Everglades restoration report calls for ongoing monitoring program with stable funding

By on July 11, 2014
Sunrise over the Everglades seen from Pahayokee Overlook in Everglades National Park (Credit: Chris Foster, via Flickr)

Sunrise over the Everglades seen from Pahayokee Overlook in Everglades National Park (Credit: Chris Foster, via Flickr)

The latest in a series of progress reports on a multibillion-dollar, long-term plan to restore the flagging Everglades ecosystem cites modest gains amidst bureaucratic and budgetary obstacles.

The report also recommends a budget-proof, continuous monitoring program to capture changes in the system, whether they’re brought on by restoration projects or other influences like climate change.

“We feel like it’s time to take a look to see if they’re measuring all the right things and measuring them at the right frequency,” said Jeffrey Walters, chair of the Committee on the Independent Scientific Review of Everglades Restoration Progress, the body responsible for the biennial reports.

The committee recommended reevaluating the monitoring program in their fifth report on the Comprehensive Everglades Restoration Plan, or CERP. That’s a collaborative initiative between the federal government and the State of Florida to restore some of the Everglades’ natural hydrology, habitats and species over the course of three or four decades.

After a century of engineering altered the South Florida landscape through canals, levees and pumps, the Everglades now covers half the area it once did. This human-made system redirected the natural flow of water to control floods, irrigate agricultural land and provide water to growing urban populations.

But the loss of natural flows, combined with pollution and the outright draining of areas for agricultural use, have decimated the Everglades. Dozens of its species have been listed as threatened or endangered while habitats unique to the system — custard-apple forests, for example — have disappeared.

In an effort to rejuvenate the ecosystem while still controlling floods and meeting the water needs of farmers and coastal residents, Congress approved the CERP in 2000. That approval required an independent report on the plan’s progress every two years, the most recent of which was released in June by the National Research Council.

Nesting for the roseate spoonbill — in iconic Everglades species — has recently improved, according to the report (Credit: Kimon Berlin, via Flickr)

Nesting for the roseate spoonbill — in iconic Everglades species — has recently improved, according to the report (Credit: Kimon Berlin, via Flickr)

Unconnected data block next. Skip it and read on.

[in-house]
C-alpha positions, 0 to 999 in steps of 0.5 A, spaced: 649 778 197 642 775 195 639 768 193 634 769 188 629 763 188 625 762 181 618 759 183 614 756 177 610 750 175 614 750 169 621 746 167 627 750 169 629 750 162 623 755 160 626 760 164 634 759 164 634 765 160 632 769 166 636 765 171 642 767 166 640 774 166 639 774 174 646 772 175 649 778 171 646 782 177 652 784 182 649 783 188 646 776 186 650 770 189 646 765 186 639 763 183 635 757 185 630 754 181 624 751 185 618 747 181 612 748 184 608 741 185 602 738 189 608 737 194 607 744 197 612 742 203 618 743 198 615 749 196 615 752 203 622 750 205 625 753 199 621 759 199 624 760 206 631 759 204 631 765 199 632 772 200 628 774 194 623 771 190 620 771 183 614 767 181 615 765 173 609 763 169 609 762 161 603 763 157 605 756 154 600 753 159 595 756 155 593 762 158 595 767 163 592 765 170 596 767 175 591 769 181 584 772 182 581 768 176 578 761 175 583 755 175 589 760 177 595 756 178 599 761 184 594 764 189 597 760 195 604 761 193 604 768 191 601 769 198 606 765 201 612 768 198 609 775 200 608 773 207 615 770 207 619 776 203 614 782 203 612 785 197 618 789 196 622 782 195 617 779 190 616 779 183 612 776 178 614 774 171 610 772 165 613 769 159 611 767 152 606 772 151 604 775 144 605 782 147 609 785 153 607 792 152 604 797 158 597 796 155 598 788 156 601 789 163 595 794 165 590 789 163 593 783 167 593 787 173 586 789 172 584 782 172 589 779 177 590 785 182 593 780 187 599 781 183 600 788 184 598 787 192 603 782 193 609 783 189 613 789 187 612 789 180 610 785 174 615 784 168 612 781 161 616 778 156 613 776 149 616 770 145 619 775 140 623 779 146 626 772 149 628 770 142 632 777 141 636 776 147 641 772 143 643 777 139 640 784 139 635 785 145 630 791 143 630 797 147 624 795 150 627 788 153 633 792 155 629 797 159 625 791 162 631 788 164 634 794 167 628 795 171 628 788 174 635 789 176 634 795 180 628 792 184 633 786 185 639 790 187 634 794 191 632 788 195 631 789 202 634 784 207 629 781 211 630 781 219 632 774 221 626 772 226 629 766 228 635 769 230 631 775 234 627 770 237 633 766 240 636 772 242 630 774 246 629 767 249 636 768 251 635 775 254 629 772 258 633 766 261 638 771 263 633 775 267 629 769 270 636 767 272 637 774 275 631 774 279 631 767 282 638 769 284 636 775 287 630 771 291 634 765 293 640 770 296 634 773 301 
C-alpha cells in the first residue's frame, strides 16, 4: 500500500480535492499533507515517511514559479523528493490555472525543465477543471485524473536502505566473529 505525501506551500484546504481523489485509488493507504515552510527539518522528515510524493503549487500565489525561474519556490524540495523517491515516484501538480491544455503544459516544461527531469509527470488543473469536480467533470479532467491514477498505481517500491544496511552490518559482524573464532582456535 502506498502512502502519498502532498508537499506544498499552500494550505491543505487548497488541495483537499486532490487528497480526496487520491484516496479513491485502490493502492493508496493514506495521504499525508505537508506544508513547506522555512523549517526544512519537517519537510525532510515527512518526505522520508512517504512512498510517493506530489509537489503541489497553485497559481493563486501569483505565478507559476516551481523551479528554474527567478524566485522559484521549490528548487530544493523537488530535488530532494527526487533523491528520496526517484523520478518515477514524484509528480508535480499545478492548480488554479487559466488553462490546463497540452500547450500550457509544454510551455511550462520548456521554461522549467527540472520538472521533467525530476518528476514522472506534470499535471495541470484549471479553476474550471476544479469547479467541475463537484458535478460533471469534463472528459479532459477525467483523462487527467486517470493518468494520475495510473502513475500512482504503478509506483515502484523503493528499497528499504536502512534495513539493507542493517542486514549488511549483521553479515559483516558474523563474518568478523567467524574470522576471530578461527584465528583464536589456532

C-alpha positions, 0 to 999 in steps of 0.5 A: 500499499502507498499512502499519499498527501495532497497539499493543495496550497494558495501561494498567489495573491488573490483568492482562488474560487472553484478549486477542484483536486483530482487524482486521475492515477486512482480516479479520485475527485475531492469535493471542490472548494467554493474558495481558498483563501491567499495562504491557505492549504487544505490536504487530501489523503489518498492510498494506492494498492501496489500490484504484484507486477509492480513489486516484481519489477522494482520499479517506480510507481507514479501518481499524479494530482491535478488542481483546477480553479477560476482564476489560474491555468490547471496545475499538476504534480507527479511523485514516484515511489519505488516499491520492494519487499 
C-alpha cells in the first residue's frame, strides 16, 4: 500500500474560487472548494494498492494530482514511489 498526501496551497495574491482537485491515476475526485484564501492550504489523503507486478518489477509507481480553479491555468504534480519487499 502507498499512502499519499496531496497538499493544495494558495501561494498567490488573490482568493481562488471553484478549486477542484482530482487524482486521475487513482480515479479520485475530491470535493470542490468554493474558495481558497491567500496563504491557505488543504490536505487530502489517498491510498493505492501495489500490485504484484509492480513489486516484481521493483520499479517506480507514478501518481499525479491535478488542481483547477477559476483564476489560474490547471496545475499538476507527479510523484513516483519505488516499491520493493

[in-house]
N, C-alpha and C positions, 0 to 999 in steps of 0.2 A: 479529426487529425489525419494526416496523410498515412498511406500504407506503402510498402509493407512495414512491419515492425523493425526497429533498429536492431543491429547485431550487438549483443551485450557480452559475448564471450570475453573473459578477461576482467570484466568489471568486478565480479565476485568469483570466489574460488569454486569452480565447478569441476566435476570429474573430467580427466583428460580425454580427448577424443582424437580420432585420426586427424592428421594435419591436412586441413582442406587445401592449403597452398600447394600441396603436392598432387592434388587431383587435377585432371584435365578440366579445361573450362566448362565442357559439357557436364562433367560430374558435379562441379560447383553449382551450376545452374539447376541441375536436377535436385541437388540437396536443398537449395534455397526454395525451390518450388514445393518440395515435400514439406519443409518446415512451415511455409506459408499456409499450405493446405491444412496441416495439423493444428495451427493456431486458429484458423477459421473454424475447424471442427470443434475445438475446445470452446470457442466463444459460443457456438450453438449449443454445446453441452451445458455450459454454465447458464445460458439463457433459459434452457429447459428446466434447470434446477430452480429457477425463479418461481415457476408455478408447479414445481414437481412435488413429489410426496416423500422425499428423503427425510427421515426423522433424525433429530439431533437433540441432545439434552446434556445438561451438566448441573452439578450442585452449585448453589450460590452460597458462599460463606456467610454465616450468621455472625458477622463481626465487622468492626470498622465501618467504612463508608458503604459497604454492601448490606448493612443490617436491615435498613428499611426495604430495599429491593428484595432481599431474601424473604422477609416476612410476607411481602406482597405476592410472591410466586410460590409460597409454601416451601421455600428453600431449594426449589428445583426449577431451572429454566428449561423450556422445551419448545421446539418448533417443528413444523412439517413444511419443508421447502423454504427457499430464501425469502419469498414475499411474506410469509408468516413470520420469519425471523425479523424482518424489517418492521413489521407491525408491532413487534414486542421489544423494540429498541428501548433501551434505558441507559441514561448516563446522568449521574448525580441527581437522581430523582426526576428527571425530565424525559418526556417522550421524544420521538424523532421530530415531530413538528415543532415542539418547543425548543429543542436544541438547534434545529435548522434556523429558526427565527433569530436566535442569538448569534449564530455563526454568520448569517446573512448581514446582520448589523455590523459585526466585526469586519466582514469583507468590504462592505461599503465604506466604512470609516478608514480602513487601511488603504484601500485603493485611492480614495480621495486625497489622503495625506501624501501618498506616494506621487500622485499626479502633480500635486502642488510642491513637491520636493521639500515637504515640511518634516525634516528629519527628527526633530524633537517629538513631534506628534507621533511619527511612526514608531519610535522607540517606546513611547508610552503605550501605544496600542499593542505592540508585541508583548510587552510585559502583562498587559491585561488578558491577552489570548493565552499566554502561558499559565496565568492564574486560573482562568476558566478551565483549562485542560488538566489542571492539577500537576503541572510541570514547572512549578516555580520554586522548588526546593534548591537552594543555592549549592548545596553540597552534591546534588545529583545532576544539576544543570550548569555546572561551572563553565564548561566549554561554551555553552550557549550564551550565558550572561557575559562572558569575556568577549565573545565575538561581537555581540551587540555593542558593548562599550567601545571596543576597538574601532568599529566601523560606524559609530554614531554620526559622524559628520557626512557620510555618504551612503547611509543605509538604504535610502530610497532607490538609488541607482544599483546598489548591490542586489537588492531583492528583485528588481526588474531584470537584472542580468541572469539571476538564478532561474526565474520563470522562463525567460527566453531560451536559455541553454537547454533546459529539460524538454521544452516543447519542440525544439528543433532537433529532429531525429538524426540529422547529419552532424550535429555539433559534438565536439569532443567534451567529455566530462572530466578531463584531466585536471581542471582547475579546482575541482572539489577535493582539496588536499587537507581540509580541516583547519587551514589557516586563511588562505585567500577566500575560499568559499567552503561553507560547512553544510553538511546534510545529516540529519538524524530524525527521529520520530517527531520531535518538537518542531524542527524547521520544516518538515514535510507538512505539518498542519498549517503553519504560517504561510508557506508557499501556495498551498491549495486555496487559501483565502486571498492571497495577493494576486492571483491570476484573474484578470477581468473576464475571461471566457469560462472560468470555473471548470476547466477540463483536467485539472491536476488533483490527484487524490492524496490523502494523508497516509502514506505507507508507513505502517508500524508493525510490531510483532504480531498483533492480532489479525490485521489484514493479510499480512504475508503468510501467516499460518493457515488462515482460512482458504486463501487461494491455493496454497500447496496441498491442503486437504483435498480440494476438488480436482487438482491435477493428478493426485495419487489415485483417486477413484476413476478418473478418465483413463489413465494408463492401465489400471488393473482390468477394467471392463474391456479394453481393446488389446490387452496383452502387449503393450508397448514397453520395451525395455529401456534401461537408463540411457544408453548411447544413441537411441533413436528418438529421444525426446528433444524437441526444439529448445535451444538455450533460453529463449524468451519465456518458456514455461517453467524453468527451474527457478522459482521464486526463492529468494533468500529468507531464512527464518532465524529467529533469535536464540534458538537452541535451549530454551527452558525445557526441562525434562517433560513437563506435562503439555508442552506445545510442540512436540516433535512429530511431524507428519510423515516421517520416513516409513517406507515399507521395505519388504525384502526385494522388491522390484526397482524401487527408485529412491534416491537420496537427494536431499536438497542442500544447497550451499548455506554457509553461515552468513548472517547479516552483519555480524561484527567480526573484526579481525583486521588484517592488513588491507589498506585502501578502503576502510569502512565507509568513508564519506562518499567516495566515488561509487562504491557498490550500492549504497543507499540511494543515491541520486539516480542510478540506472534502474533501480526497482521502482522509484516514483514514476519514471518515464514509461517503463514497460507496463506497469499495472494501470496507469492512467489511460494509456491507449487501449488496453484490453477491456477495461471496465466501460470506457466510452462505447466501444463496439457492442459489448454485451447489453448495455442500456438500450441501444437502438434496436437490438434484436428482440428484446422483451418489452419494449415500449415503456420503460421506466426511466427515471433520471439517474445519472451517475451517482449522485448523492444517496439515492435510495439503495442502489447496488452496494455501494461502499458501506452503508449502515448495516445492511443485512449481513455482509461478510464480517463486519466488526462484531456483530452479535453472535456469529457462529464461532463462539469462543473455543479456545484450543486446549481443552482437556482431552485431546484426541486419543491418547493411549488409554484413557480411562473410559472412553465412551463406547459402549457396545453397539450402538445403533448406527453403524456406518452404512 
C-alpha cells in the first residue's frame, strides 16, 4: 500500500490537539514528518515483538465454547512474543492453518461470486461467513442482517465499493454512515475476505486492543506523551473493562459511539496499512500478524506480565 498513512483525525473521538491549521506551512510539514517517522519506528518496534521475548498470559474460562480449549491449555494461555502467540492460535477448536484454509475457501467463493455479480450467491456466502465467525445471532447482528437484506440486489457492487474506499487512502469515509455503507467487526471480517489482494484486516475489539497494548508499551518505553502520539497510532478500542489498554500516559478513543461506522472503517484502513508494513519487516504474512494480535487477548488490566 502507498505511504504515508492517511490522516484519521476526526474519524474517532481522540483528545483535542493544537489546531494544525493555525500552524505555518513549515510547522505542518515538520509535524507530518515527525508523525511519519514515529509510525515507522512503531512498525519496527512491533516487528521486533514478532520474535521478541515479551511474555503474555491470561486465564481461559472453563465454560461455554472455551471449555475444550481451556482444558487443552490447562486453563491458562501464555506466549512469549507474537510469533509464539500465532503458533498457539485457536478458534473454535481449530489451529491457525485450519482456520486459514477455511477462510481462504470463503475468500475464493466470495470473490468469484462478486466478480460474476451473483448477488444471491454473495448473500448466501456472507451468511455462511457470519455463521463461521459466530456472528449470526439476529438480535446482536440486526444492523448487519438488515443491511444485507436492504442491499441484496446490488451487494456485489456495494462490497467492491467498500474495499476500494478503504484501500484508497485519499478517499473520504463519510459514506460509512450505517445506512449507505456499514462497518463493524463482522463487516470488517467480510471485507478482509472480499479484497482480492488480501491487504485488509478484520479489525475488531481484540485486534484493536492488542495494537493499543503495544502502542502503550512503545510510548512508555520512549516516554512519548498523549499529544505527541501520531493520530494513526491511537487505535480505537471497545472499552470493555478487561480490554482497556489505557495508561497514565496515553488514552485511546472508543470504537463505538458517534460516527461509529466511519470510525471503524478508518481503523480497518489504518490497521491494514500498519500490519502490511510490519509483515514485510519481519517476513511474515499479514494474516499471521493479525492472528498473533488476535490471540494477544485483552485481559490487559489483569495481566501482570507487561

Each of the five progress reports has included a section on monitoring and assessment, and this year is particularly focused on the importance of stable funding. An interagency group called RECOVER — short for Restoration, Coordination, and Verification — that oversees monitoring and assessment for the restoration plan has seen cuts in recent years, including a 50 percent decline from 2007 to 2012. Those cuts were made quickly, Walters said, and “there is some concern whether what they’re left with is what they need to have.”

And what they need to have increasingly involves a monitoring program that can capture climate change effects such as sea-level rise.

Another funding obstacle is a cost-sharing requirement that obliges the state and federal governments to split the price of CERP projects 50-50, according to Mary Jane Angelo, research foundation professor and director of the Environmental and Land Use Law Program at the University of Florida in Gainesville.

“It exacerbates problems that could occur where either the state or the federal government has budget shortfalls and then the other entity isn’t really able to necessarily step in temporarily to fill the gaps,” said Angelo, a member of the review committee.

An Everglades marsh (Credit: Craig ONeal, via Flickr)

An Everglades marsh (Credit: Craig ONeal, via Flickr)

When shortfalls hit a restoration construction project, that tends to mean that work slows down until funding picks back up, Walters said. Monitoring, on the other hand, tends to stop completely. That leaves troublesome blank spots in long-term records that are important for evaluating change in the ecosystem. When funding picks back up, managers have to decide whether it’s worth it to bring a monitoring project back with a gap in the data.

Monitoring data are especially important given the timescale of the Everglades restoration plan, with some projects playing out over decades. Ten years after a restoration project begins, managers will need a solid scientific record to look back on to make sure that the plan’s objectives still track with changes on the ground.

“The state and federal government are both investing a lot of resources into this restoration,” Angelo said. “To ensure that the money is being spent efficiently and effectively you need to have data to show what’s actually happening out there.”

Top image: Sunrise over the Everglades seen from Pahayokee Overlook in Everglades National Park (Credit: Chris Foster, via Flickr)

About Jeff Gillies

Jeff Brooks-Gillies has written about science, energy and the environment for going on 10 years. He's a native Michigander who, after a stint in Colorado, lives in Indianapolis with his wife and two kids.

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